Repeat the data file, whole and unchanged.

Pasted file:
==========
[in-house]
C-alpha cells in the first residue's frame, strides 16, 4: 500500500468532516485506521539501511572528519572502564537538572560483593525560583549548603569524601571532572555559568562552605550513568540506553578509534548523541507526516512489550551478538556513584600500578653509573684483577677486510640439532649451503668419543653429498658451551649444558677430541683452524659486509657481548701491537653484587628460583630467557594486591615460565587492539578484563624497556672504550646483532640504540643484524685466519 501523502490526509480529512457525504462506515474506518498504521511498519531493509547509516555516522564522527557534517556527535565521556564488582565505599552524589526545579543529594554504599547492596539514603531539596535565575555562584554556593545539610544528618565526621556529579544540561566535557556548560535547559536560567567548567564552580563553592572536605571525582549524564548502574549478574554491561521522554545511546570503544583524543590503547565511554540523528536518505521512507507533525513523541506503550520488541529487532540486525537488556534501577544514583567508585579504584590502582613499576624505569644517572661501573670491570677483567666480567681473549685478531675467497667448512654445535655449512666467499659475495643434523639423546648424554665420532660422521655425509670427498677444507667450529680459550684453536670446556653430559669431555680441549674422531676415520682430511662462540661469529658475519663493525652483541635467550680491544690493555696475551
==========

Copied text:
[in-house]
C-alpha cells in the first residue's frame, strides 16, 4: 500500500468532516485506521539501511572528519572502564537538572560483593525560583549548603569524601571532572555559568562552605550513568540506553578509534548523541507526516512489550551478538556513584600500578653509573684483577677486510640439532649451503668419543653429498658451551649444558677430541683452524659486509657481548701491537653484587628460583630467557594486591615460565587492539578484563624497556672504550646483532640504540643484524685466519 501523502490526509480529512457525504462506515474506518498504521511498519531493509547509516555516522564522527557534517556527535565521556564488582565505599552524589526545579543529594554504599547492596539514603531539596535565575555562584554556593545539610544528618565526621556529579544540561566535557556548560535547559536560567567548567564552580563553592572536605571525582549524564548502574549478574554491561521522554545511546570503544583524543590503547565511554540523528536518505521512507507533525513523541506503550520488541529487532540486525537488556534501577544514583567508585579504584590502582613499576624505569644517572661501573670491570677483567666480567681473549685478531675467497667448512654445535655449512666467499659475495643434523639423546648424554665420532660422521655425509670427498677444507667450529680459550684453536670446556653430559669431555680441549674422531676415520682430511662462540661469529658475519663493525652483541635467550680491544690493555696475551